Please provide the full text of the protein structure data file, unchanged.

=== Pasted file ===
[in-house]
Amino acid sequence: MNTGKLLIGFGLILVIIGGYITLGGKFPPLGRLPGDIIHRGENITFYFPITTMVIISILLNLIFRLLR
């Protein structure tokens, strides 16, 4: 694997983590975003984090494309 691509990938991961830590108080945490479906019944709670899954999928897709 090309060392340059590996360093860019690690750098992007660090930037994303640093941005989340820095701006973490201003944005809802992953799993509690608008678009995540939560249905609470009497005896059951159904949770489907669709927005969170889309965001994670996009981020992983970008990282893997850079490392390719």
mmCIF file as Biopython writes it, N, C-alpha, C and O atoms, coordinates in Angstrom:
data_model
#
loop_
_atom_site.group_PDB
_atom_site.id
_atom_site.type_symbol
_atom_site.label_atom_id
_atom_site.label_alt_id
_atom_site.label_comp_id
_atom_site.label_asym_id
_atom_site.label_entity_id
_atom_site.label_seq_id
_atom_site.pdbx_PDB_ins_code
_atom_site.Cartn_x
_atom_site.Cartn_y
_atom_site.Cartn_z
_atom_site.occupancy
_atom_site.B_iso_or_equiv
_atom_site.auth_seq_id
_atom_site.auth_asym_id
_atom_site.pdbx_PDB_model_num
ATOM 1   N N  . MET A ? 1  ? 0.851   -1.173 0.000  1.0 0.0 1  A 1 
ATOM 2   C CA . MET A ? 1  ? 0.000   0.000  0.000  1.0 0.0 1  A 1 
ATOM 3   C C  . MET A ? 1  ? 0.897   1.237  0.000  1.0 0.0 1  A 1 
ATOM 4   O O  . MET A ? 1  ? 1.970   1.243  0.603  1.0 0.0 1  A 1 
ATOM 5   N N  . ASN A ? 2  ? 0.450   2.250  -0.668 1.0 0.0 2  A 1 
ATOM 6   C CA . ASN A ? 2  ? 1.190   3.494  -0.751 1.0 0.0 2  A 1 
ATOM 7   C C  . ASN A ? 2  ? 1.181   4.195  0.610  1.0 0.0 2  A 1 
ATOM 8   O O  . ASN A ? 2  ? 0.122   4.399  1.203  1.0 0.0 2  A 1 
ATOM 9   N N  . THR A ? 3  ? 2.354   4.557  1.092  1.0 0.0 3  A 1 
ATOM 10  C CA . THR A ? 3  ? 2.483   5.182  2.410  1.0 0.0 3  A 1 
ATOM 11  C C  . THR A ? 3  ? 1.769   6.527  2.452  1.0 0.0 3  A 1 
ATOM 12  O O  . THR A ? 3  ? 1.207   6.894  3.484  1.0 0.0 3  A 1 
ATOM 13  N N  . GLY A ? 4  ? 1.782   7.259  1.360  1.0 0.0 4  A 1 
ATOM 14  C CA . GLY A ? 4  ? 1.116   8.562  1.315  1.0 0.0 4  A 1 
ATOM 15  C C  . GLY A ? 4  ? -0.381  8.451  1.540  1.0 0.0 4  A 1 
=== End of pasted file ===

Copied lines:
[in-house]
Amino acid sequence: MNTGKLLIGFGLILVIIGGYITLGGKFPPLGRLPGDIIHRGENITFYFPITTMVIISILLNLIFRLLR
């Protein structure tokens, strides 16, 4: 694997983590975003984090494309 691509990938991961830590108080945490479906019944709670899954999928897709 090309060392340059590996360093860019690690750098992007660090930037994303640093941005989340820095701006973490201003944005809802992953799993509690608008678009995540939560249905609470009497005896059951159904949770489907669709927005969170889309965001994670996009981020992983970008990282893997850079490392390719």
mmCIF file as Biopython writes it, N, C-alpha, C and O atoms, coordinates in Angstrom:
data_model
#
loop_
_atom_site.group_PDB
_atom_site.id
_atom_site.type_symbol
_atom_site.label_atom_id
_atom_site.label_alt_id
_atom_site.label_comp_id
_atom_site.label_asym_id
_atom_site.label_entity_id
_atom_site.label_seq_id
_atom_site.pdbx_PDB_ins_code
_atom_site.Cartn_x
_atom_site.Cartn_y
_atom_site.Cartn_z
_atom_site.occupancy
_atom_site.B_iso_or_equiv
_atom_site.auth_seq_id
_atom_site.auth_asym_id
_atom_site.pdbx_PDB_model_num
ATOM 1   N N  . MET A ? 1  ? 0.851   -1.173 0.000  1.0 0.0 1  A 1 
ATOM 2   C CA . MET A ? 1  ? 0.000   0.000  0.000  1.0 0.0 1  A 1 
ATOM 3   C C  . MET A ? 1  ? 0.897   1.237  0.000  1.0 0.0 1  A 1 
ATOM 4   O O  . MET A ? 1  ? 1.970   1.243  0.603  1.0 0.0 1  A 1 
ATOM 5   N N  . ASN A ? 2  ? 0.450   2.250  -0.668 1.0 0.0 2  A 1 
ATOM 6   C CA . ASN A ? 2  ? 1.190   3.494  -0.751 1.0 0.0 2  A 1 
ATOM 7   C C  . ASN A ? 2  ? 1.181   4.195  0.610  1.0 0.0 2  A 1 
ATOM 8   O O  . ASN A ? 2  ? 0.122   4.399  1.203  1.0 0.0 2  A 1 
ATOM 9   N N  . THR A ? 3  ? 2.354   4.557  1.092  1.0 0.0 3  A 1 
ATOM 10  C CA . THR A ? 3  ? 2.483   5.182  2.410  1.0 0.0 3  A 1 
ATOM 11  C C  . THR A ? 3  ? 1.769   6.527  2.452  1.0 0.0 3  A 1 
ATOM 12  O O  . THR A ? 3  ? 1.207   6.894  3.484  1.0 0.0 3  A 1 
ATOM 13  N N  . GLY A ? 4  ? 1.782   7.259  1.360  1.0 0.0 4  A 1 
ATOM 14  C CA . GLY A ? 4  ? 1.116   8.562  1.315  1.0 0.0 4  A 1 
ATOM 15  C C  . GLY A ? 4  ? -0.381  8.451  1.540  1.0 0.0 4  A 1 